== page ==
Tebow would play situationally and as a backup for the majority of his rookie year. His first major play in the NFL was a five yard rushing TD against the New York Jets in the. Although Tebow played very limited snaps under the Broncos as a rookie, he was named the starter for the final three virtually meaningless games, even pulling out a victory against the Texans.
Tim Tebow would start the 2011 season yet again as a backup, however Kyle Orton and the entire team would play below standards, starting with a 1-4 record in the first five games. Tebow replaced Orton against the Chargers, although they would ultimately fall short and barely lose anyway. After leading a near come back, John Fox would name Tebow the starter over Orton to try and salvage the Broncos season. With Tebow starting the team would go 7-4, defeating the Dolphins Raiders Chiefs Jets and Chargers in consecutive games before falling to the Pats in mid-season action. After three losses, John Elway began to visibly lose faith in a QB many alleged that he never supported. Tebow responded by “pulling the trigger” and helping to defeat the Pittsburgh Steelers 29-23 at home in a playoff game. In spite of completing less than 50% of his passes, Tebow set a Broncos franchise record for QB rating.The next week the Patriots would soundly defeat the Broncos 45-10 and end Tebows season, and career with the Broncos. That year, Tebow would be rated 95th of the NFL’s top 100.
Then, this year the unthinkable happened. One of the most accomplished QB’s of our time, Peyton Manning, was released by the Colts after missing over a year with a neck injury. Instantly Manning became the most followed free agent since Brett Favre left the Packers years ago. Manning offered Elway the chance to sign a legendary QB equally famous and hyped compared to his own, and jettison his existing QB that he clearly never believed in without enduring much criticism. In my humble opinion, Elway desperately wanted the Tebow experiment to end, and he got his wish.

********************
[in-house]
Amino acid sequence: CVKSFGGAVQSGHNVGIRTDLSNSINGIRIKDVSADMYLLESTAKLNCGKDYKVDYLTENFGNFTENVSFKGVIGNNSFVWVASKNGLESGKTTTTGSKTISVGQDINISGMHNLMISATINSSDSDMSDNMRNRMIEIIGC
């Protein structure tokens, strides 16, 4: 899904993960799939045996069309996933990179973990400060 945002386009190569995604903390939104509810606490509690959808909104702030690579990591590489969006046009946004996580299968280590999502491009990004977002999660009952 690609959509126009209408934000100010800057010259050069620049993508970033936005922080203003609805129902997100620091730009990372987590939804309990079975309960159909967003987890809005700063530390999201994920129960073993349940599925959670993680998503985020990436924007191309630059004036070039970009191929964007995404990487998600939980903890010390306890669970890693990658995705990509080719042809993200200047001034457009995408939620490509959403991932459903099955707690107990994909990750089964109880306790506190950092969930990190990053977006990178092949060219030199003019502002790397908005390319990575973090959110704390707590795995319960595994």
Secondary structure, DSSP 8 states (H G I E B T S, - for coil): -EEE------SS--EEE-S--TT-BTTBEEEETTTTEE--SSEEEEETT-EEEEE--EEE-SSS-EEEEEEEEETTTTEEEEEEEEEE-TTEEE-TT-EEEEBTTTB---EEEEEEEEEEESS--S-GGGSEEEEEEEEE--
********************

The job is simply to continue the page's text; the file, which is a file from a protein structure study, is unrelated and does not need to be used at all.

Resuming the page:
After drafting Tebow with the 25th overall pick not even two years prior, and watching him lead their franchise to a playoff run after starting 1-4, The Broncos traded their starting QB (along with a seventh rounder) to the New York Jets for fourth and sixth round picks in the 2012 NFL draft. The rest is history that I’m sure you’ve been all too aware of in recent months.
Tebow has released memoirs, been the subject of a documentary, been on the cover of and the subject of countless magazines, and he has inspired both millions who love him for his character and faith, and millions more who mock in as an internet meme. Never in my life have I seen such a deeply controversial and divisive player in the NFL.
Whether a gimmick to sell PSL’s and get media attention, or a genuine signing truly meant to push our starting QB, in either situation it seems to be working. The circus has come to town, and Sanchez is thriving in OTA’s. Tebow is taking the high road as expected, and I think he always will. I may not personally agree with him or everything he does, but Tim Tebow does a lot of great things as a humanitarian. No matter what you think of our new addition, Tebow is an impressive and well accomplished physical specimen. My personal advice is to ride it out. Whether Sanchez endures or we go through a Tebow experiment of our own, this will pass. I urge you not to vilify anyone because they are different, or even if their throwing motions leave a lot to be desired. I leave you with a famous line from Abraham Lincoln:
“A house divided against itself cannot stand.”
That’s all. These are the life and times of Tim Tebow, and I expect before his tenure here is over this incredible young man will leave his mark on our franchise, for better or worse.
Here goes everything…